Rouse helps organize an Ixil community of women.
When we discuss SPI programs, we talk a lot about livelihoods. So, what is a livelihood? A livelihood encompasses the capabilities, assets, and strategies that people use to make a living. And a productive livelihood is an important part of our social, emotional, and economic well-being.
At their core, SPI programs provide access to resources so people can grow food and establish a productive livelihood. We join with women's gardening efforts in the most impoverished countries worldwide by providing top-quality vegetable seeds and locally-driven support through programs that provide them with a path to empowerment, income, and nutrition.
One such partnership is our new women’s empowerment initiative in Chajul, Guatemala. Tucked away in the highlands of western Guatemala, the small but vibrant Ixil community of Chajul was devastated by a 36-year civil war. Many indigenous Guatemalan women who survived the horrific violence are living with the trauma of losing family members, friends, and neighbors — just one legacy of the country’s civil war.
SPI’s gardening program in Chajul provides resources and training for women to create and maintain backyard gardens. Gardening provides opportunities for these women to participate in the restoration and strengthening of their local economy, and simultaneously provides fresh, nutritious vegetables for their families. Gardening also provides an ideal space for psychosocial recovery from the long-term trauma of war. In other words, this partnership program offers all the right components for a successful and productive livelihood.
“The biggest benefit from the garden is that families get to eat fresh vegetables at home that are full of nutrients.” — Rouse, Chajul Area Program Coordinator
Limited access to resources is not the only barrier to livelihoods. Illiteracy is a significant hurdle for most participants. It prevents them from advocating for themselves or gaining access to key resources, which perpetuates the cycle of poverty. Many of the women are the main source of livelihood for their families, but limited access to information and key resources hinders their efforts to fortify their livelihoods.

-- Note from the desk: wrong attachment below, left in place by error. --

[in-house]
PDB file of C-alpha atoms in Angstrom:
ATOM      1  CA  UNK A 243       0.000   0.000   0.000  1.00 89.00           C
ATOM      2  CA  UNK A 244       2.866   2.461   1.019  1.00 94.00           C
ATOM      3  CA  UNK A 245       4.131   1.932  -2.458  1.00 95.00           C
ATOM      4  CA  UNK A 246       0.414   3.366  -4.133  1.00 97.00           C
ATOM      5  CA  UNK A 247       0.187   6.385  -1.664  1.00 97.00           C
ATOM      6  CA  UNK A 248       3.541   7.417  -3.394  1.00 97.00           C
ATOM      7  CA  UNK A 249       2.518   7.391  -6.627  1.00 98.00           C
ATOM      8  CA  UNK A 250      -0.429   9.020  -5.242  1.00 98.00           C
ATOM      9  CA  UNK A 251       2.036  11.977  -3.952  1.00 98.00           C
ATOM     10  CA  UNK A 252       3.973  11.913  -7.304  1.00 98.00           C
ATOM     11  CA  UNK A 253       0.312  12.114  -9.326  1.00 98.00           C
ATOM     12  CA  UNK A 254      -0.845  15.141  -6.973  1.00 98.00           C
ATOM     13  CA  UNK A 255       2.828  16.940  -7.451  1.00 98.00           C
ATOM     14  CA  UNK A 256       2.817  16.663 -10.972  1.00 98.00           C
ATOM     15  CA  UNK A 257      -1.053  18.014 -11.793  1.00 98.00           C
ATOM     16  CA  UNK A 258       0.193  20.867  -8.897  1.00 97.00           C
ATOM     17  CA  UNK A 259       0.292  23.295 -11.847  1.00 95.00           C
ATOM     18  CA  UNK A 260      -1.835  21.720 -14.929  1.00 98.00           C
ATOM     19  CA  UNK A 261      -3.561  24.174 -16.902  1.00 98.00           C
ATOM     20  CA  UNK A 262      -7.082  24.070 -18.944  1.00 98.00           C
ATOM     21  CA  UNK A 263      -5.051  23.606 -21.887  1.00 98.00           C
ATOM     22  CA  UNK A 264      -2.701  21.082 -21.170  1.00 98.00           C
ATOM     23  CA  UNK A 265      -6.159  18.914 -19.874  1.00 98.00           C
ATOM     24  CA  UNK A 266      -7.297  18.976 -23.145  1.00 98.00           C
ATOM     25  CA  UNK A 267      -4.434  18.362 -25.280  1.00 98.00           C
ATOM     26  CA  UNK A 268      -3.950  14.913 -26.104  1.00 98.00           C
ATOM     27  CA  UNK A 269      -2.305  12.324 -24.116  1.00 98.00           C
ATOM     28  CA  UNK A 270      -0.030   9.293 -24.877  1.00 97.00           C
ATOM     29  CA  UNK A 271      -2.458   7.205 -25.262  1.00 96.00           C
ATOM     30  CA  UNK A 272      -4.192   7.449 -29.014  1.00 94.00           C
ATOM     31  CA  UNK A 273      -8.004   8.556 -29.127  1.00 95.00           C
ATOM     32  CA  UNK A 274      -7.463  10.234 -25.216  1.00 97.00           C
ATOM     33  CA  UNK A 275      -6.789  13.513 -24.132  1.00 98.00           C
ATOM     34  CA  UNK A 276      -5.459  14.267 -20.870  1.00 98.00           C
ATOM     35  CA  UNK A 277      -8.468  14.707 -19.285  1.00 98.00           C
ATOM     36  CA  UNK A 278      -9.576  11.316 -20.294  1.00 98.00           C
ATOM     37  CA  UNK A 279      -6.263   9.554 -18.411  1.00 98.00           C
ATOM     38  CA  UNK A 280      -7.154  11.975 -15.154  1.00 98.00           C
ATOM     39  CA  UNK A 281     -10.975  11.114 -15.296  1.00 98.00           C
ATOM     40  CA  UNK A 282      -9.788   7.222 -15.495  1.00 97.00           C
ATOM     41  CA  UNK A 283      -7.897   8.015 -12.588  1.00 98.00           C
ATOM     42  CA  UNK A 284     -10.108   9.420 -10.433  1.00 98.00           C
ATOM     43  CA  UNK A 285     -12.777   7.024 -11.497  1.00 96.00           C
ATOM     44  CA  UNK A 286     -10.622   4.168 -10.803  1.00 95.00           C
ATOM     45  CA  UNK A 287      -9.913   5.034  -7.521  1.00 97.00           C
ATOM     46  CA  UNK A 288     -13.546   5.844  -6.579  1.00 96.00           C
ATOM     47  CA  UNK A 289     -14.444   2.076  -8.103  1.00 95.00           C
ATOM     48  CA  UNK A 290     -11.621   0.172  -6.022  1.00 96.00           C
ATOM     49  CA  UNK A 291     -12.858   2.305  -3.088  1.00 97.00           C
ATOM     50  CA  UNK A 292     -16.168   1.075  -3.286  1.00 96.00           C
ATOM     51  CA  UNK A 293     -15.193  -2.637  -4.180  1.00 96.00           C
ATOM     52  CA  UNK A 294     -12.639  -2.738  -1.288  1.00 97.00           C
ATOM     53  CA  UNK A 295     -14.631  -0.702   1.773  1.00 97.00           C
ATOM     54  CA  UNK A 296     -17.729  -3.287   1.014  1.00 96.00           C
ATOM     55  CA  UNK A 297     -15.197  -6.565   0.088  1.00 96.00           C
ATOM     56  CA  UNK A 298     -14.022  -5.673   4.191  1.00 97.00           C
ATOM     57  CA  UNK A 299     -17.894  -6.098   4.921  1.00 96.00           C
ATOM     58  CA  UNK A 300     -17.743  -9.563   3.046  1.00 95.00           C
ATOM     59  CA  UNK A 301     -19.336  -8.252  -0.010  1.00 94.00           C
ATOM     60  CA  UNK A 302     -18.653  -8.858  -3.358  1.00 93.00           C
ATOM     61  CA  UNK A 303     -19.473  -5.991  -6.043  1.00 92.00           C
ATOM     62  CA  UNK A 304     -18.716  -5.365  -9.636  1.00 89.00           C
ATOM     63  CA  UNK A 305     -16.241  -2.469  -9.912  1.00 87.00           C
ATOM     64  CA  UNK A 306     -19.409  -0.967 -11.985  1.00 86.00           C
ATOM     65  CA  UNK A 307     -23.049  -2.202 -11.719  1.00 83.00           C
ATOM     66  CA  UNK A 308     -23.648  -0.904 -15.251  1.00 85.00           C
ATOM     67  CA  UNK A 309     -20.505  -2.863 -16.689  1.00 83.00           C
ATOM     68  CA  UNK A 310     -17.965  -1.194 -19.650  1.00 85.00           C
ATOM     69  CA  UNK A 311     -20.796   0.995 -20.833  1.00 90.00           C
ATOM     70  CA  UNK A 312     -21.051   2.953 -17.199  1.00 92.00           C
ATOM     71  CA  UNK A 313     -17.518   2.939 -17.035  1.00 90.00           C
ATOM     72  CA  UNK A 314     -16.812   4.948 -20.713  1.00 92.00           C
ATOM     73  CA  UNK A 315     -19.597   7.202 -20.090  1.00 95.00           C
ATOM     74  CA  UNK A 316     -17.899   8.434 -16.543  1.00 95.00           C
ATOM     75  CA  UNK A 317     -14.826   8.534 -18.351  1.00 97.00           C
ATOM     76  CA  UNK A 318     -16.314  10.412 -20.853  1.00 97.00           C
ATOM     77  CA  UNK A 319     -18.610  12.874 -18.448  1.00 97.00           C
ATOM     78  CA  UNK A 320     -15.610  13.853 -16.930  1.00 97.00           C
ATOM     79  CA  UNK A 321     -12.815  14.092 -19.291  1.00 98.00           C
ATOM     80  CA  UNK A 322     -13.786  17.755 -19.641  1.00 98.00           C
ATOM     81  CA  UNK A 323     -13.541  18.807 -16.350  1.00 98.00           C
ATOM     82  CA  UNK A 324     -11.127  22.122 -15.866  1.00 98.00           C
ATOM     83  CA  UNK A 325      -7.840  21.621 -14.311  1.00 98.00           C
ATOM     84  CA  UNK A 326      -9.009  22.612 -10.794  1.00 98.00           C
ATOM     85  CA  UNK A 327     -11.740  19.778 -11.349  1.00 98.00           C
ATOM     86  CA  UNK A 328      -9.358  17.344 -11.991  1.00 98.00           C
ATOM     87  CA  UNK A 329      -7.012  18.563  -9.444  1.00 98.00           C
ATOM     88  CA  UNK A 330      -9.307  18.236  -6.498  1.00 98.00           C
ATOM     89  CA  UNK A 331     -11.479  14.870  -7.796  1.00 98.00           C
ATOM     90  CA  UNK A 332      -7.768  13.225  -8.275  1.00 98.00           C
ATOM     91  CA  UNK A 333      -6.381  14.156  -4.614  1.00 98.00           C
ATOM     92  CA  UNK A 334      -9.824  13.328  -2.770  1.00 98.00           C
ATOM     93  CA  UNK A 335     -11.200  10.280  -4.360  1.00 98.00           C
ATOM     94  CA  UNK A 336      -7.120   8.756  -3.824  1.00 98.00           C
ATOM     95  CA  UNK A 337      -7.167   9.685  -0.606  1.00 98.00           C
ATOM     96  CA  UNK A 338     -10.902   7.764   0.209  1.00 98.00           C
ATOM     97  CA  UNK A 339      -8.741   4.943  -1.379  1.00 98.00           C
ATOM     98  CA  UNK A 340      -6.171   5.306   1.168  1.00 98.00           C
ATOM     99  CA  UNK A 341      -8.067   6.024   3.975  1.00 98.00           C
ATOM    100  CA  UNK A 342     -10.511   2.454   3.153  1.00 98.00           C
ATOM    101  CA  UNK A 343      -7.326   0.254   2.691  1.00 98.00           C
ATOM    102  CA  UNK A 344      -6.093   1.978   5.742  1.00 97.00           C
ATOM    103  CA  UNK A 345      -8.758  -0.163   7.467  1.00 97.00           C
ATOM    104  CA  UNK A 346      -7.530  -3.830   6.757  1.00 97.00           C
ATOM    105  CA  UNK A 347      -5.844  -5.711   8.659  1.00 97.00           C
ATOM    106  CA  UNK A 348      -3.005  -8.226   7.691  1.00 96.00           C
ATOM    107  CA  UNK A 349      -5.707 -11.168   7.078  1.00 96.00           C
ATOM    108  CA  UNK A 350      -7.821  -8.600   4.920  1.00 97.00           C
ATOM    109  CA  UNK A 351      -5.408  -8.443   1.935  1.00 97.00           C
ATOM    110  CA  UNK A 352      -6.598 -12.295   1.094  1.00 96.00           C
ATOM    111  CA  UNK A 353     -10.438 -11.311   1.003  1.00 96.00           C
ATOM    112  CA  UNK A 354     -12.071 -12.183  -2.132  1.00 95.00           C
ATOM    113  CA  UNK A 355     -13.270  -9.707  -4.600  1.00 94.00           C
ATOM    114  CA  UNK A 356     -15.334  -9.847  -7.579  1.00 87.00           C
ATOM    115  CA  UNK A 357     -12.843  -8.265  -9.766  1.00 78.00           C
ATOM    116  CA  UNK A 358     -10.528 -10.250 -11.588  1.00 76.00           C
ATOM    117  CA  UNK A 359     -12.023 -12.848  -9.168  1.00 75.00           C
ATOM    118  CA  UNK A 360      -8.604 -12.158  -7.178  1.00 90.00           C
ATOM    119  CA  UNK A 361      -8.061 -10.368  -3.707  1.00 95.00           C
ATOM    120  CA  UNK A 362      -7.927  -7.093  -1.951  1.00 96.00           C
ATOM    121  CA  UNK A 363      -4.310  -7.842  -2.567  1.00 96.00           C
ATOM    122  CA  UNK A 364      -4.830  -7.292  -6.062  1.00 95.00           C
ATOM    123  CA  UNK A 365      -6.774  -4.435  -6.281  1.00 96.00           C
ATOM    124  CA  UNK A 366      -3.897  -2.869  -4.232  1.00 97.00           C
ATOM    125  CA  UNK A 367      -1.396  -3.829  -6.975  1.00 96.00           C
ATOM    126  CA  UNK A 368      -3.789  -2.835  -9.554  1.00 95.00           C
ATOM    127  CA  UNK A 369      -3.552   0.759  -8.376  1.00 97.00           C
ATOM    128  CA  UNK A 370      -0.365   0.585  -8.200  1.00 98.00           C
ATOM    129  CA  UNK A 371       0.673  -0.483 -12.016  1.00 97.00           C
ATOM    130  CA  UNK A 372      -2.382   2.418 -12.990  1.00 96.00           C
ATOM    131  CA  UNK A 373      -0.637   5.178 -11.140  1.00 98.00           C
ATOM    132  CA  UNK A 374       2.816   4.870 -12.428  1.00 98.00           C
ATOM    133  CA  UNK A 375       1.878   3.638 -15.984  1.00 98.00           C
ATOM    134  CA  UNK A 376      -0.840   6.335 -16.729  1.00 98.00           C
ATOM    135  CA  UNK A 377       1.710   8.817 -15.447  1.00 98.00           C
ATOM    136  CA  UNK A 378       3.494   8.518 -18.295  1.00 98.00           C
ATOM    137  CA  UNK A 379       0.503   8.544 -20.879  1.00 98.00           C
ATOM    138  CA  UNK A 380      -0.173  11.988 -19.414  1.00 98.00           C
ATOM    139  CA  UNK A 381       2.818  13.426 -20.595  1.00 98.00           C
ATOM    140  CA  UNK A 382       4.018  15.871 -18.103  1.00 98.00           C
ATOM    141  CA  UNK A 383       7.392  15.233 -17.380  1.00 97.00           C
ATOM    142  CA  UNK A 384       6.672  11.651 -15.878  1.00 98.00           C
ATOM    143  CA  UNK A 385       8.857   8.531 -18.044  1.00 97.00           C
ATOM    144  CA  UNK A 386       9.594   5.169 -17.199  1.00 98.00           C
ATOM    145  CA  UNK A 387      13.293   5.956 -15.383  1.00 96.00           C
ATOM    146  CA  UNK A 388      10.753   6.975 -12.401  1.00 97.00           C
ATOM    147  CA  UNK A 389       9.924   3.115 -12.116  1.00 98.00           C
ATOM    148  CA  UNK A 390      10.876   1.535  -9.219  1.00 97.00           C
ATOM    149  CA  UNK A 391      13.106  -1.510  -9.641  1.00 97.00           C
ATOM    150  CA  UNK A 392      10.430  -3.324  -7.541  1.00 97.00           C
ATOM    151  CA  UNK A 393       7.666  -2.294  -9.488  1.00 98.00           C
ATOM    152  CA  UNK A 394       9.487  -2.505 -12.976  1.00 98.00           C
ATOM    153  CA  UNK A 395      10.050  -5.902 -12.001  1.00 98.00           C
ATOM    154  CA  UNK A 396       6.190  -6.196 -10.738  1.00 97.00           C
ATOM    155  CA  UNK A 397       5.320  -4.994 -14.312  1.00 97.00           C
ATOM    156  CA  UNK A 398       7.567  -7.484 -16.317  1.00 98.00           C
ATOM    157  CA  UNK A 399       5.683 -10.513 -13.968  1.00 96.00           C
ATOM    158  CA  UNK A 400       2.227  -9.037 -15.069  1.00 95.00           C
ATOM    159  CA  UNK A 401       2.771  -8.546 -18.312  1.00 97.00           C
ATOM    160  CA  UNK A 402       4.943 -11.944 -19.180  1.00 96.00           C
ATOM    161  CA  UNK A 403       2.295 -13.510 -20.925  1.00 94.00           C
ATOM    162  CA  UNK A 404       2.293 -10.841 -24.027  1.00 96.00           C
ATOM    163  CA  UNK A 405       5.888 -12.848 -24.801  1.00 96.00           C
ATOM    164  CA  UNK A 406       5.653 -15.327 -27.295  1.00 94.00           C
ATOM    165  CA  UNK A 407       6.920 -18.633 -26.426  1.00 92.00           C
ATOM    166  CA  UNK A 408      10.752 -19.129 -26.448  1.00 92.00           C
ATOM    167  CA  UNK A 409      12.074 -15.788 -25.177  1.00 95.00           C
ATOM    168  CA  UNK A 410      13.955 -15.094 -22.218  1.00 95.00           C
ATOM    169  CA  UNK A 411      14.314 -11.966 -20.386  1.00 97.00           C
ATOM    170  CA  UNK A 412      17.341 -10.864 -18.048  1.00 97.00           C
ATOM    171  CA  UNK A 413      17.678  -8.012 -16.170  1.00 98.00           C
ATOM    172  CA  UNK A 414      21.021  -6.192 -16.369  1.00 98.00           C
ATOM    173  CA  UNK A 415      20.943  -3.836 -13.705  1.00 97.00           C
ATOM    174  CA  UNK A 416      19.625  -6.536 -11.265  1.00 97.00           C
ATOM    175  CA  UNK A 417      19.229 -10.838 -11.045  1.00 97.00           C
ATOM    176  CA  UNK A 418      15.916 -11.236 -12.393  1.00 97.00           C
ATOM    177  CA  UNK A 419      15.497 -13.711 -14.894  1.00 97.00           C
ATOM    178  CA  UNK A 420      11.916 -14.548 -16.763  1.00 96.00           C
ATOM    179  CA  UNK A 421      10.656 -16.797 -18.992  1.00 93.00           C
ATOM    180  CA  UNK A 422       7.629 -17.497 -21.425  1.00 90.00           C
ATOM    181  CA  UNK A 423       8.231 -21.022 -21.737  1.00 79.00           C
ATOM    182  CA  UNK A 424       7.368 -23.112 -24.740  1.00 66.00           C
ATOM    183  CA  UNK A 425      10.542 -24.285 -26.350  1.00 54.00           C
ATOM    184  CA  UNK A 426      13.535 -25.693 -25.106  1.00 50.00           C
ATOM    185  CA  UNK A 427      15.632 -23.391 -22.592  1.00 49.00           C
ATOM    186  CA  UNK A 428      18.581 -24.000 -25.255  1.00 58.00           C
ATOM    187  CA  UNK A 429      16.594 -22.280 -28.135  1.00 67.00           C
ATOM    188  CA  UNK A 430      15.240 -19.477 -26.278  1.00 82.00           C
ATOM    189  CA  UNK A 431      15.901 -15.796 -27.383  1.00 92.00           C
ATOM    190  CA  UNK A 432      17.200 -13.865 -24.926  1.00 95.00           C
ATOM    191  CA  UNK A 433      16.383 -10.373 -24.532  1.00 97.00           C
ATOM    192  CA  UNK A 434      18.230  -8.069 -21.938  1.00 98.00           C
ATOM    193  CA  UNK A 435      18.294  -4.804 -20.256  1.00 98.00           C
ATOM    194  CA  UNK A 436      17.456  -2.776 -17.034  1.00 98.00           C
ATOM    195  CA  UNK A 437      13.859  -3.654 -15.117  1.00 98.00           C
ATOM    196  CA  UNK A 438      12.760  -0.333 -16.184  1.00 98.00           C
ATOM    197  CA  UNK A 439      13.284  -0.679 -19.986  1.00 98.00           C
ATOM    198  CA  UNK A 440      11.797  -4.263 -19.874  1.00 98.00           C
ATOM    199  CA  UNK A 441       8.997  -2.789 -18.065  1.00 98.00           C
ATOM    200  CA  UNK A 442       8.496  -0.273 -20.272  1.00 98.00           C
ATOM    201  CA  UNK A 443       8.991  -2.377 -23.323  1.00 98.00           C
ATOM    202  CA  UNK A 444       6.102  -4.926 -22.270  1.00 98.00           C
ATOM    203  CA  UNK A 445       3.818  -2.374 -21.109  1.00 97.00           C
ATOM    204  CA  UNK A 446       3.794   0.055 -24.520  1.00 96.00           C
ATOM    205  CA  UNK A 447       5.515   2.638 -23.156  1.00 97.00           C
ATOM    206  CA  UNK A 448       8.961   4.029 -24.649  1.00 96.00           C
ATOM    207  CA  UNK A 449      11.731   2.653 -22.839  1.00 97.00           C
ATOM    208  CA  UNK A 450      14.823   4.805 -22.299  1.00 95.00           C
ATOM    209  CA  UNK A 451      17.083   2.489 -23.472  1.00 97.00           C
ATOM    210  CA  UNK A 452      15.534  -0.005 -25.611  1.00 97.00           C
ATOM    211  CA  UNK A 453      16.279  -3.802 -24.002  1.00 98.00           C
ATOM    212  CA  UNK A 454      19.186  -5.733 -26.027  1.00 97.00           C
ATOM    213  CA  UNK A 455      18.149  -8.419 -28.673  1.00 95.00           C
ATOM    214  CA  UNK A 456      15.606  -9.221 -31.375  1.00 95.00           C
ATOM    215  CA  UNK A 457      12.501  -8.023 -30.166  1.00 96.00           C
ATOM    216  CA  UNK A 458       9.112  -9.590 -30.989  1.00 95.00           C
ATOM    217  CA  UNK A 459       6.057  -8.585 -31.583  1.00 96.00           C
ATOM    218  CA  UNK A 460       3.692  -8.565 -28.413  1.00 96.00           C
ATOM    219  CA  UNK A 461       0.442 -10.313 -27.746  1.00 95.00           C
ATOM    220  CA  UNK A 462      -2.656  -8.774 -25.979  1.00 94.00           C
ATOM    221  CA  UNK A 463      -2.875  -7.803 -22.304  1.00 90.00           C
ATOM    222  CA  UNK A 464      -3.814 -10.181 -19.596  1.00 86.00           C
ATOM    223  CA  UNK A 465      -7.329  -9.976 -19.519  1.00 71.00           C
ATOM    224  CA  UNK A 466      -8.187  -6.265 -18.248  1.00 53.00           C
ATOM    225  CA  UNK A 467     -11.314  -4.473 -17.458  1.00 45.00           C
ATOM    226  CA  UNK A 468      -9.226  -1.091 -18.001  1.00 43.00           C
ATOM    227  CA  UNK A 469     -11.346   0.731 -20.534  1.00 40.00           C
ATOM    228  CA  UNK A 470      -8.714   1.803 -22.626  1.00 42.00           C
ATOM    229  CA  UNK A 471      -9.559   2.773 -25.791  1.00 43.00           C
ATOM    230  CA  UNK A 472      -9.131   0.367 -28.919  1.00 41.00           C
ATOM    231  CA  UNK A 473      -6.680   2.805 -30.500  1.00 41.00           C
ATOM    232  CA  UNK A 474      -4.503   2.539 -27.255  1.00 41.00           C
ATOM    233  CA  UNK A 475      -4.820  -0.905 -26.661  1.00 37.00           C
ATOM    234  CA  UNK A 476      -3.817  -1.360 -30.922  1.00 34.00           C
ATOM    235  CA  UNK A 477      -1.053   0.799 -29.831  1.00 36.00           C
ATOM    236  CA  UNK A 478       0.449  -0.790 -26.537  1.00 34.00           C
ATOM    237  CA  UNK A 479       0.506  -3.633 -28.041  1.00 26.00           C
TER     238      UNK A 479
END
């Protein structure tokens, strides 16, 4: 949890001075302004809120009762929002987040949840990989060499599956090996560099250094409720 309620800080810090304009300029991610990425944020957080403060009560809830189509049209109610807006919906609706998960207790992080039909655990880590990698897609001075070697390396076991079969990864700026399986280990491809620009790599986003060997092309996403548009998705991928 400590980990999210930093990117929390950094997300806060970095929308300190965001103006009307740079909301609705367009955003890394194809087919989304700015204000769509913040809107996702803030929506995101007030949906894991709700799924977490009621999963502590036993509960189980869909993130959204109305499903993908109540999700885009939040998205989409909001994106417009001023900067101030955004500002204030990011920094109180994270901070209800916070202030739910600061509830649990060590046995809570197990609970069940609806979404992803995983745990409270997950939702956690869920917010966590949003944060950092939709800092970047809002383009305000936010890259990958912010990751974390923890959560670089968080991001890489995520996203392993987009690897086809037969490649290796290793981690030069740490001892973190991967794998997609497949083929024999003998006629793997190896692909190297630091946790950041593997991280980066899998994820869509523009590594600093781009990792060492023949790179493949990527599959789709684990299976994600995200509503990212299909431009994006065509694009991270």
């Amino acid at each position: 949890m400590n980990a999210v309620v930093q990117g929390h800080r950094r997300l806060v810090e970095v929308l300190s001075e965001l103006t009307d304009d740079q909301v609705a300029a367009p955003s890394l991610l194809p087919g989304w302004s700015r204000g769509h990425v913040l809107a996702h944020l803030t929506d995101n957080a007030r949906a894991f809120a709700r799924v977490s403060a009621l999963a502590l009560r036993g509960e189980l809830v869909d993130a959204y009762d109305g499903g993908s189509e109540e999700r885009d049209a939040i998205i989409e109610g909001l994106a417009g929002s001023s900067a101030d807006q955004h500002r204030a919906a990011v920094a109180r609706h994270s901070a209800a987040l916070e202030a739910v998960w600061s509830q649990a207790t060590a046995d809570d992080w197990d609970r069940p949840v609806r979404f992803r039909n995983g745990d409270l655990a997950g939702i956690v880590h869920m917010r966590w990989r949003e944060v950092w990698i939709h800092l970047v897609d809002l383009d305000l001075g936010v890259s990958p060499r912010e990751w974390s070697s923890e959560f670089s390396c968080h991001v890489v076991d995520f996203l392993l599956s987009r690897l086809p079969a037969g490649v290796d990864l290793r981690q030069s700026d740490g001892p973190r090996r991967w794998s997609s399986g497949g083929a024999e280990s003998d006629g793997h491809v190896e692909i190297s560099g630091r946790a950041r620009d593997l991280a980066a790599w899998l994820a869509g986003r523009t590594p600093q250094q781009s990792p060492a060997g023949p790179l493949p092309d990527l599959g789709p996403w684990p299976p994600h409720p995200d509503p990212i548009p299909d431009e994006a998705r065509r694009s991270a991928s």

With the help of our in-country Program Coordinator, Rouse Ramirez, women in the Chajul area are organizing themselves to support each other and overcome these common barriers. Rouse visits with women in their homes to ensure they don’t fall behind or miss out on group activities due to family obligations. When a group member isn’t able to access a community resource, Rouse brings the access to her! This community is a compelling model of women empowering women, and themselves.
While women in this community don’t have easy access to literacy and other education, they are beginning to partner with other women’s groups to exchange for access to education and vocational training. Mothers in the group share the dream that their children will have the educational opportunities they did not, and together they are realizing that dream. This program is just starting, so we’ll share more as it develops.
Thank you for your continued support of these empowering programs!
Demonstration garden at partner sister site.
Sister site potential future gardener and husband.